Tuesday, September 11, 2007
Fair Trade -- The Complete normalman
This is going to be a little convoluted, but I promise it has a point, so stick with me here. When I was a young lad of about the age of 12, there was a company starting up you may have heard of called Image Comics. They got all sorts of press and attention from Wizard and Comic Shop News -- the only sources of info on comics as 12 year old could get -- and us readers were bombarded with ads and hype for the new series. Spawn! Youngblood! WildC.A.T.s! To a lesser extent Savage Dragon and Cyberforce! And something called Wetworks which... well, I won't got there. But there was another title in there which didn't get as much play, and looked somewhat different from it's high-sheen and hatch-marked compatriots.
That series of course was ShadowHawk.
'Hawk was not the greatest comic book ever produced. And it generally gets saddled with the "dog" status of the Image launch titles (sales wise it was, at least). But as a 12 year old I ate it up. I adored ShadowHawk. This brutal, metal-shorn maniac had captured my attention, to the point where when Spawn guest-starred in the second issue, my brain read it as "Oh good, Spawn will get a rub from appearing in ShadowHawk." And we all know how that turned out. Heck, when I made that 12 year old attempt to become a comic book artist (who didn't have that dream?), I drew the cover to ShadowHawk #3. So obviously there was something about the character which appealed to my psuedo-adolescent mind.
But the other noteworthy aspect about ShadowHawk was (here it comes!) that it introduced me to the work of Jim Valentino, 'Hawk's creator. I knew who Todd MacFarlane and Jim Lee and Rob Liefeld and Erik Larsen (heck, I owned a few of their comics... well, except Liefeld. Honest!) were, and had at least heard of Jim Silvestri. But this Valentino guy? What did he ever do? Guardians of the Galaxy? Huh? I was intrigued with his new creation and sought out his older work.
Which (finally) leads me to The Complete normalman. Unlike his fellow Image Founders, Valentino was much more at home doing indy comics than working for the Big Two. And, I would soon discover, he was much more suited to doing his indy comics than he was doing superheroes in general. And then we have this little gem. What do you get when you combine those two dissimilar elements together?
You get the story of norm, put into a rocket as a baby by his CPA father, who is convinced that their planet Arnold will blow up in half an hour (it doesn't) only to drift in space for 20 years to land on the planet Levram (read it carefully), which is populated entirely by superheroes. In fact, no sooner does norm land there than he is brefriended by the inane Captain Everything (possessing the power to create a power for every plot twist) and dubbed "normalman." But would you want to live on a planet of high-powered lunatics who spend all their time brawling and causing general mayhem? Yeah, neither does norm, who desperately tries to return to Arnold. But along the way, he will face deadly peril, travel to other dimensions, overthrow a dictator, fight in a war, sire a race, fall in love, travel through time, run for president, get fall down drunk, meet a host of other indy comics stars, and just about anything else which could theoretically happen in a comic book.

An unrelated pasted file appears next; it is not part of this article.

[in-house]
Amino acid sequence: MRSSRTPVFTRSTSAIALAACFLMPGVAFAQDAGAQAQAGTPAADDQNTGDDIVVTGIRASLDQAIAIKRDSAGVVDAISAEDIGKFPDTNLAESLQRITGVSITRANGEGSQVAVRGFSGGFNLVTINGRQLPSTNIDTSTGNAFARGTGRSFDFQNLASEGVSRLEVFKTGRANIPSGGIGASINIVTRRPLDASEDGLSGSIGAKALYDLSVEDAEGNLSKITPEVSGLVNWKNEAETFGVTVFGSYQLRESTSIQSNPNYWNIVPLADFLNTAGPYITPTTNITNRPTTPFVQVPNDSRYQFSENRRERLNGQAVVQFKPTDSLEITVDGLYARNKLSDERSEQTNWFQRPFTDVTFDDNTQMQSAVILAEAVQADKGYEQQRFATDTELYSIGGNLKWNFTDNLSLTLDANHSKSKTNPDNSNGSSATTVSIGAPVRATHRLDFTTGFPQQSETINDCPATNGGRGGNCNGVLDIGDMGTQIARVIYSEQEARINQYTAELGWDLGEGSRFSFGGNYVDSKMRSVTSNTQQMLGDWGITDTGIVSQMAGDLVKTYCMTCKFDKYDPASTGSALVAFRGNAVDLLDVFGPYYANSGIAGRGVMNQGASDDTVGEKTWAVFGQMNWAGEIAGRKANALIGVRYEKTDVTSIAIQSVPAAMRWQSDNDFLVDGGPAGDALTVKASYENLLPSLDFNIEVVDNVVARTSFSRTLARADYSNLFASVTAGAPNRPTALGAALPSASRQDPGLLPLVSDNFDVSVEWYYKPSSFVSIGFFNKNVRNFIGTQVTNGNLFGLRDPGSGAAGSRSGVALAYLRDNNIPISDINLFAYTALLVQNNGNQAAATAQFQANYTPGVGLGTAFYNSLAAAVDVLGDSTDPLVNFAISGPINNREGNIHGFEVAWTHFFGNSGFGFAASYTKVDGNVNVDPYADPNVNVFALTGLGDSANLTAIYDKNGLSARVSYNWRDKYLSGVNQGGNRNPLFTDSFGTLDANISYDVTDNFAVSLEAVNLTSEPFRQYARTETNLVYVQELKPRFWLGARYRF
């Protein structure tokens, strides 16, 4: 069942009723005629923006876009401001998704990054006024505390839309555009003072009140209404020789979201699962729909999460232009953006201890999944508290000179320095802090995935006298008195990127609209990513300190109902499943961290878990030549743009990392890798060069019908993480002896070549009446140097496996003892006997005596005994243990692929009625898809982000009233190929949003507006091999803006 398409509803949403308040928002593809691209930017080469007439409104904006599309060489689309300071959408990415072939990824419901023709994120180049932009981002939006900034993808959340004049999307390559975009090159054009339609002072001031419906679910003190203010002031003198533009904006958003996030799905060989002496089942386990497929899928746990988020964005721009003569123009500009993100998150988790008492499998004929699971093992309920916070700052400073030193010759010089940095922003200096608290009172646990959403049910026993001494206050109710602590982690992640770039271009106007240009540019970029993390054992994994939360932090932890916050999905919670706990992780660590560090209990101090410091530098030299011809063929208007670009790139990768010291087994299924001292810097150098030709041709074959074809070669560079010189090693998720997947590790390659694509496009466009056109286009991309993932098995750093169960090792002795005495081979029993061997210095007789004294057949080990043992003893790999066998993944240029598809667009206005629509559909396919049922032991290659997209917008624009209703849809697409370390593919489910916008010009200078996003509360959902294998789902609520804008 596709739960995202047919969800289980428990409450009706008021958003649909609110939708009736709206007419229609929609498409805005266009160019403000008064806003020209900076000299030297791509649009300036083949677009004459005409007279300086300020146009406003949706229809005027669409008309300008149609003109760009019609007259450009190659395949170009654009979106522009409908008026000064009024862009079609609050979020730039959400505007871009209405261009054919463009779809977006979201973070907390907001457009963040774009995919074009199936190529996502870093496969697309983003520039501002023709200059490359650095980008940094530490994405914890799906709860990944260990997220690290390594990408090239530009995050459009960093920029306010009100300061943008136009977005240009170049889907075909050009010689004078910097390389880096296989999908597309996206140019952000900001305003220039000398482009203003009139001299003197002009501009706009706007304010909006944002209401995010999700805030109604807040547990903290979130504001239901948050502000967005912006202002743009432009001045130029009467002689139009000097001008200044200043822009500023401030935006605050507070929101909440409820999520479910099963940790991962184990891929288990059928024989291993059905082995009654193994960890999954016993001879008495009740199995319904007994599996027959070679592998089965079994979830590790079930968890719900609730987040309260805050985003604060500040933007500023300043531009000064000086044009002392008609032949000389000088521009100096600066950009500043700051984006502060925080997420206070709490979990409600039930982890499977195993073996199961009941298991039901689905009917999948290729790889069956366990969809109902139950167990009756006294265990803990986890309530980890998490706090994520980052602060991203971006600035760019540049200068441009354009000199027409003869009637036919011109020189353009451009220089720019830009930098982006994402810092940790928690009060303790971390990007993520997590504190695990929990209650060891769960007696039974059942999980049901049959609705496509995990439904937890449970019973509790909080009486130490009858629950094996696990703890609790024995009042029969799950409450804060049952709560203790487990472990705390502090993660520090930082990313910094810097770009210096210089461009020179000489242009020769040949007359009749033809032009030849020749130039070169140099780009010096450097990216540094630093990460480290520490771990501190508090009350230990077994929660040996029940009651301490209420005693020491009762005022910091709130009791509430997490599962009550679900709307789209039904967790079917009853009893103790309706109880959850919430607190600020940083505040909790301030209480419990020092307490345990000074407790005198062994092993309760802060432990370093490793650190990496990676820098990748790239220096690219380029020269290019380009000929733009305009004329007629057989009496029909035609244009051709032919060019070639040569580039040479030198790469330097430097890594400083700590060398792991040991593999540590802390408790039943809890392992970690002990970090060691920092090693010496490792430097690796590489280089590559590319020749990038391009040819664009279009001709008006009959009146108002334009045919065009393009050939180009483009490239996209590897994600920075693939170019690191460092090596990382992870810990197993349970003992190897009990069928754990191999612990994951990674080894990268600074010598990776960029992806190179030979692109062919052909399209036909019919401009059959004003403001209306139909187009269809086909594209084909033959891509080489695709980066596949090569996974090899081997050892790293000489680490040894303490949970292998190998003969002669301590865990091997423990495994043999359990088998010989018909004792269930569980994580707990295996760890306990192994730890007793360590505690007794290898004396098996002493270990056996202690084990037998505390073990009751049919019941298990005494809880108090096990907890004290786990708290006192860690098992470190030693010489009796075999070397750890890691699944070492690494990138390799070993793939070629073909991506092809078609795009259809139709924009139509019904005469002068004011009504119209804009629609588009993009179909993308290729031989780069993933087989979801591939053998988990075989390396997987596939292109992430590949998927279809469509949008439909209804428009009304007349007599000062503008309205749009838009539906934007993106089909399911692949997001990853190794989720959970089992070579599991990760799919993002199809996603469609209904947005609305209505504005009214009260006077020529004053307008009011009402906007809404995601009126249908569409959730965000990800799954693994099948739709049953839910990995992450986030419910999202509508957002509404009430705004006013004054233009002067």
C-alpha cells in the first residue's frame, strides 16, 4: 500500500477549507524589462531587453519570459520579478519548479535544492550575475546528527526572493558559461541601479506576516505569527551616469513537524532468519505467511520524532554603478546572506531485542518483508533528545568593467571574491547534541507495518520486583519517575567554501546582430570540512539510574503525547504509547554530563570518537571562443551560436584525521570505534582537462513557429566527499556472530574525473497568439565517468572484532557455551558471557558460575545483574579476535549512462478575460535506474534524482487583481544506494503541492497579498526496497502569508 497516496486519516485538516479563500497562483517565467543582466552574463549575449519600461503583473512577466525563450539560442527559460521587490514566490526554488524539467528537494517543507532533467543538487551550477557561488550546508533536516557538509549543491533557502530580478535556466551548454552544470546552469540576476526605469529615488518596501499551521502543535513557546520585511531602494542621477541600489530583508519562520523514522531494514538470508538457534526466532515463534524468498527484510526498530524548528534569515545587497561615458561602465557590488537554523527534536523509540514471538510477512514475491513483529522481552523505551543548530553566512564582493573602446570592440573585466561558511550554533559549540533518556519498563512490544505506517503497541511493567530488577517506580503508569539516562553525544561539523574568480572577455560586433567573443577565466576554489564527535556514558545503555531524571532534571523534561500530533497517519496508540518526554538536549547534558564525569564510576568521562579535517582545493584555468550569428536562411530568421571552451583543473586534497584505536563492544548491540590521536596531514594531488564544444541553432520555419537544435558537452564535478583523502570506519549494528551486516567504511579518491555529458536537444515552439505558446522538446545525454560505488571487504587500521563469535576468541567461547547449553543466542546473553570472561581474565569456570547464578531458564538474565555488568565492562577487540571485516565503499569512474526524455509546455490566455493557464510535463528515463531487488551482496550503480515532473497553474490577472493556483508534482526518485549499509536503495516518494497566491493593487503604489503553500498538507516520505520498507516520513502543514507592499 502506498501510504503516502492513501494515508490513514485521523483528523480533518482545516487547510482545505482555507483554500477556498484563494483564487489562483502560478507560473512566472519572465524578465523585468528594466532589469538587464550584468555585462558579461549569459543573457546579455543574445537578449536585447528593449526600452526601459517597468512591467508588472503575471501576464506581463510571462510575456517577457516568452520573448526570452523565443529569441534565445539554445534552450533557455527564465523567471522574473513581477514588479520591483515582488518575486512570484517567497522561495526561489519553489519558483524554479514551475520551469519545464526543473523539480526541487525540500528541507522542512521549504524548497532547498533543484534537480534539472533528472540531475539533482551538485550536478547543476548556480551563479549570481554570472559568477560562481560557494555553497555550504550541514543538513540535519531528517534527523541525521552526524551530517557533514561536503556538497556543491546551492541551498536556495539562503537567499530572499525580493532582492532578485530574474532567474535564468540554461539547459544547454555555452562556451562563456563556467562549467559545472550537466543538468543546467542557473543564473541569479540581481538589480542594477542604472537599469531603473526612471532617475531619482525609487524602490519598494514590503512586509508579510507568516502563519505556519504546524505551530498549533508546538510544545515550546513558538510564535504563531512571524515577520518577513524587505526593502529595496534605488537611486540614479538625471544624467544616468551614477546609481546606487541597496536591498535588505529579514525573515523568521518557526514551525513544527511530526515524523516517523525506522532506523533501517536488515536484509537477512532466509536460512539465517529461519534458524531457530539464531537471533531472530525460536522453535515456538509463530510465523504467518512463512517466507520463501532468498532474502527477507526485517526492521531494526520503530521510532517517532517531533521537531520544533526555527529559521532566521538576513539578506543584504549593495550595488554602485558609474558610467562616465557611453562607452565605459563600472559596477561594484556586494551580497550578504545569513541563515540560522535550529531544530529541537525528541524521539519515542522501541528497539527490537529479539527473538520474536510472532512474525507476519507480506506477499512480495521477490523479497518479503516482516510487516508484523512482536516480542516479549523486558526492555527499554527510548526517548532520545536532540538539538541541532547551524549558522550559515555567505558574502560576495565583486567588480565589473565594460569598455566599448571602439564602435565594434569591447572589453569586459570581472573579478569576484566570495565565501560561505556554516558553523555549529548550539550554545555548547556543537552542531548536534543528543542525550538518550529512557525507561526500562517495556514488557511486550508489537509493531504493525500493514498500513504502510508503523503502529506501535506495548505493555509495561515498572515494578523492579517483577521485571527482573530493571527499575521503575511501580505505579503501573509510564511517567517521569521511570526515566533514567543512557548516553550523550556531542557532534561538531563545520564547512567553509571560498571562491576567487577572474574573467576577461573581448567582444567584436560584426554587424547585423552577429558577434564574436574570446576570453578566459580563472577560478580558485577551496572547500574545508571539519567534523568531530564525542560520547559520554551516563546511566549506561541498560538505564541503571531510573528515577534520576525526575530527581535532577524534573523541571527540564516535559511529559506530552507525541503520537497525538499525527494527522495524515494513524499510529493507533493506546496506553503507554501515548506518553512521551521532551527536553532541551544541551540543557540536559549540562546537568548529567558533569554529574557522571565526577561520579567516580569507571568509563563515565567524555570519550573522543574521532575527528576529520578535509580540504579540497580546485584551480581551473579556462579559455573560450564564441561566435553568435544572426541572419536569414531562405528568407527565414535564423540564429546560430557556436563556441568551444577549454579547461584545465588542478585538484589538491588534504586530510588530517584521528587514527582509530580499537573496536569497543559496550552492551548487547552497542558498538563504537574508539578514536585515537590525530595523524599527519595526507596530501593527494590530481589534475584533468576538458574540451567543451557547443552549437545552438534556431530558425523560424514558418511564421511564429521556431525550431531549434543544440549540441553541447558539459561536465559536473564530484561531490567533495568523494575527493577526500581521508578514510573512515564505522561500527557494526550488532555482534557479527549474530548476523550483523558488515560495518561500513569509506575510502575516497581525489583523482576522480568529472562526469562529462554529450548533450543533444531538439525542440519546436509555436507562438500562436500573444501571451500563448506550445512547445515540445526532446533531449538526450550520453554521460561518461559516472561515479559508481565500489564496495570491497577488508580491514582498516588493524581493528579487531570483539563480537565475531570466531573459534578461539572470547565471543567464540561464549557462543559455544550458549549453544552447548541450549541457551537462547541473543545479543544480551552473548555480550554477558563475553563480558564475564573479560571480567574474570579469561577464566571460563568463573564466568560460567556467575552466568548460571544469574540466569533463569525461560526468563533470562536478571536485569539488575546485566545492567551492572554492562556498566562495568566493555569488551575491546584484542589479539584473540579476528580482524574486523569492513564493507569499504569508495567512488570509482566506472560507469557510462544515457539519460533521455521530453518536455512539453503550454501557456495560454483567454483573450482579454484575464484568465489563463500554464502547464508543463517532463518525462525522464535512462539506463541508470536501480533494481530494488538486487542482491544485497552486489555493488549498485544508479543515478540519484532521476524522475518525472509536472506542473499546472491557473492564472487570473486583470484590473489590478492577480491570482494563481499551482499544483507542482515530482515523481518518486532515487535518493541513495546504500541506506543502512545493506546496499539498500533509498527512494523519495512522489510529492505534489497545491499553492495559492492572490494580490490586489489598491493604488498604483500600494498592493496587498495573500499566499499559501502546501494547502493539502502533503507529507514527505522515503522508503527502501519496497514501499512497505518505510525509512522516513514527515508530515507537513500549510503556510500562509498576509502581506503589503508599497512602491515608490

What's even more impressive than the astounding amount of cliches is the way Valentino weaves them into an ongoing narrative; no matter what hackneyed device is in the crosshairs, the jokes come organically and flow into the story instead of standing out. Everything from the Silver Age of heroics to EC horror to Archie-style romance ("Love stinks!") to Elfquest and Asterix is lampooned, skewered, and roasted to a golden brown for our enjoyment. But then we take a moment and realize that we're part of the joke as well, and that none of Valentino's gags would mean a thing unless we loved the medium and the genre as much as he does, and recognized all of the potshots and guffawed at what we take for granted with "normal" (how peculiar a phrase!) comics. But it never veers into spite: though norm is typically very cynical, the naive and trusting Captain Everything happily glomps along with every development and twist, every shocking death and subsequent resurrection. Valentino has characters count the pages between fights scenes and declare that they are making "Kirby poses" or wielding "space vacuums," but it's good natured, the result of too many nights staying up late reading the latest 4 Color goodies, instead of having axes to grind. It leaves the reader smiling more often than anything else.
And it's funny as all get out. Witness: The Legion of Superfluous Heroes, whose rollcall lasts for several issues! See: The Unnecessary A-Men, the Tight Teens, and the Cloned Kids -- superpowered teens all, and all exactly the same! Cower Before: Sgt. Fluffy, Agent of S.C.H.M.U.C.K.*! (*Stands for nothing-in-particular.)
Collected here is literally everything normal: the first short entries from Cerebus and A-V in 3-D, the original series, a few other appearances, then covers and other art. One of the best reads in the volume is the normalman-Megaton Man Special which features two of comicdoms great lunkheads getting a whirlwind tour of the comics industry, as well as the normalman 20th Anniversary Special, which sees norm and Cap head to San Diego Comic Con!
As a genre, superheroes is taken entirely too seriously by its fans. If you have ever found yourself arguing about the best Green Lantern, or rationalizing how Psycho-Man couldn't possibly bypass Mr. Fantastic's energy-shield generator, then this trade is for you. You'll laugh, sure, but you might just gain a deeper appreciation of the characters whom we shell money out for each week, as well as the creators behind them.